Theme:  2.2.5.3 - Management systems
Source:  OG Operational Guidelines for the Implementation of the World Heritage Convention (WHC.19/01 - 10 July 2019)

2 - Policies Regarding CREDIBILITY of the World Heritage List

2.2 - Outstanding Universal Value

2.2.5 - Protection and management

Paragraph 118

“The Committee recommends that States Parties include disaster, climate change and other risk preparedness as an element in their World Heritage site management plans and training strategies.”

Theme:  2.2.5.3 - Management systems
Source:  OG Operational Guidelines for the Implementation of the World Heritage Convention (WHC.19/01 - 10 July 2019)

2 - Policies Regarding CREDIBILITY of the World Heritage List

Paragraph 54

“The Committee seeks to establish a representative, balanced and credible World Heritage List in conformity with the four Strategic Objectives adopted by the Committee at its 26th session (Budapest, 2002).”

Theme:  2.3 - Global Strategy for a Representative, Balanced and Credible World Heritage List
Source:  OG Operational Guidelines for the Implementation of the World Heritage Convention (WHC.19/01 - 10 July 2019)

2 - Policies Regarding CREDIBILITY of the World Heritage List

Paragraph 55

“The Global Strategy for a Representative, Balanced and Credible World Heritage List is designed to identify and fill the major gaps in the World Heritage List. It does this by encouraging more countries to become States Parties to the Convention and to develop Tentative Lists (…) and nominations of properties for inscription on the World Heritage List.”

Theme:  2.3 - Global Strategy for a Representative, Balanced and Credible World Heritage List
Source:  OG Operational Guidelines for the Implementation of the World Heritage Convention (WHC.19/01 - 10 July 2019)

2 - Policies Regarding CREDIBILITY of the World Heritage List

Paragraph 57

“All efforts should be made to maintain a reasonable balance between cultural and natural heritage on the World Heritage List.”

Theme:  2.3 - Global Strategy for a Representative, Balanced and Credible World Heritage List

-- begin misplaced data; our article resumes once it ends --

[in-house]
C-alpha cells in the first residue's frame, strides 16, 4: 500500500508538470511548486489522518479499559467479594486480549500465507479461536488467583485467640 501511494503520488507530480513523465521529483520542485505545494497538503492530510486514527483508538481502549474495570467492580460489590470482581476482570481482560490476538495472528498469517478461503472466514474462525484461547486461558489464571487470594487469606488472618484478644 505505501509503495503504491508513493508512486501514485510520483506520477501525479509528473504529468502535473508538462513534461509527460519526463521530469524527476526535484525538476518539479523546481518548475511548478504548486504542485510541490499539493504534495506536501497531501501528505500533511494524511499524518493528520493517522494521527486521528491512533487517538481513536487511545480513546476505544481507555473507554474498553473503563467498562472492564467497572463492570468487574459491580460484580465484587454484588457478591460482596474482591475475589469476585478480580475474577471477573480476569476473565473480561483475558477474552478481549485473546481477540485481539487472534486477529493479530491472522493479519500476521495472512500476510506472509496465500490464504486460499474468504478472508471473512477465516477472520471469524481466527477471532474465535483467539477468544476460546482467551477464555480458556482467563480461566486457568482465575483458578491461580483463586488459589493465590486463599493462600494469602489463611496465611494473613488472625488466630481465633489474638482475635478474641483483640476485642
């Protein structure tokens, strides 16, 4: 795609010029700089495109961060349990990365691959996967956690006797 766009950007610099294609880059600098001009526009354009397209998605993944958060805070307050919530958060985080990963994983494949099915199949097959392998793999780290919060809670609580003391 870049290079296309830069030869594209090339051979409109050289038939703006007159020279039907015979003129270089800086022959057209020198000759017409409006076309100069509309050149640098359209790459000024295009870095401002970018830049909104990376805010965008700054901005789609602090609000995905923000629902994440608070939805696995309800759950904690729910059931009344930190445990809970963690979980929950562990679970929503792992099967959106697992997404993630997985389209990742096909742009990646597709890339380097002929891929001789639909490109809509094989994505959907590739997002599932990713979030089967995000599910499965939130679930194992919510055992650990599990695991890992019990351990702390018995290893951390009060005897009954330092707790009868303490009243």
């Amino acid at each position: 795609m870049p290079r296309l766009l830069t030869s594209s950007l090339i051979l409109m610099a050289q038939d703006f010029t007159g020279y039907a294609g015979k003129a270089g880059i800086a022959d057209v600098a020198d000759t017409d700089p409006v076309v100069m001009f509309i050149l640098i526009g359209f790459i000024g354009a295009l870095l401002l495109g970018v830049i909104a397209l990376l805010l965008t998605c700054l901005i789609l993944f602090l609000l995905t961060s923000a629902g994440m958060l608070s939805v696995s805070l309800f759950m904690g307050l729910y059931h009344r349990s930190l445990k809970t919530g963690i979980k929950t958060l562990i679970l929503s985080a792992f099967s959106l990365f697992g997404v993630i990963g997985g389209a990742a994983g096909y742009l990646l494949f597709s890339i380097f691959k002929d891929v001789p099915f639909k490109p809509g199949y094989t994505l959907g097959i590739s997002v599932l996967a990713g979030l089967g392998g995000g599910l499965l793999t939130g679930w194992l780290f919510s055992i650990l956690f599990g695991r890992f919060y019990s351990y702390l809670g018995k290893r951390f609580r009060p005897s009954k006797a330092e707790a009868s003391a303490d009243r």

Source:  OG Operational Guidelines for the Implementation of the World Heritage Convention (WHC.19/01 - 10 July 2019)

2 - Policies Regarding CREDIBILITY of the World Heritage List

Paragraph 59

“To promote the establishment of a representative, balanced and credible World Heritage List, States Parties are requested to consider whether their heritage is already well represented on the List and if so to slow down their rate of submission of further nominations (…)”.

Theme:  2.3 - Global Strategy for a Representative, Balanced and Credible World Heritage List
Source:  OG Operational Guidelines for the Implementation of the World Heritage Convention (WHC.19/01 - 10 July 2019)

2 - Policies Regarding CREDIBILITY of the World Heritage List

Paragraph 71

“Tentative Lists should be drawn selectively and on the basis of evidence that supports potential Outstanding Universal Value. States Parties are encouraged to consult the analyses of both the World Heritage List and Tentative Lists prepared at the request of the Committee by ICOMOS and IUCN to identify the gaps in the World Heritage List. These analyses could enable States Parties to compare themes, regions, geo-cultural groupings and bio-geographic provinces for prospective World Heritage properties (…).”

Theme:  2.3 - Global Strategy for a Representative, Balanced and Credible World Heritage List
Source:  OG Operational Guidelines for the Implementation of the World Heritage Convention (WHC.19/01 - 10 July 2019)

2 - Policies Regarding CREDIBILITY of the World Heritage List

Paragraph 72

“In addition, States Parties are encouraged to consult the specific thematic studies carried out by the Advisory Bodies.”

Theme:  2.3 - Global Strategy for a Representative, Balanced and Credible World Heritage List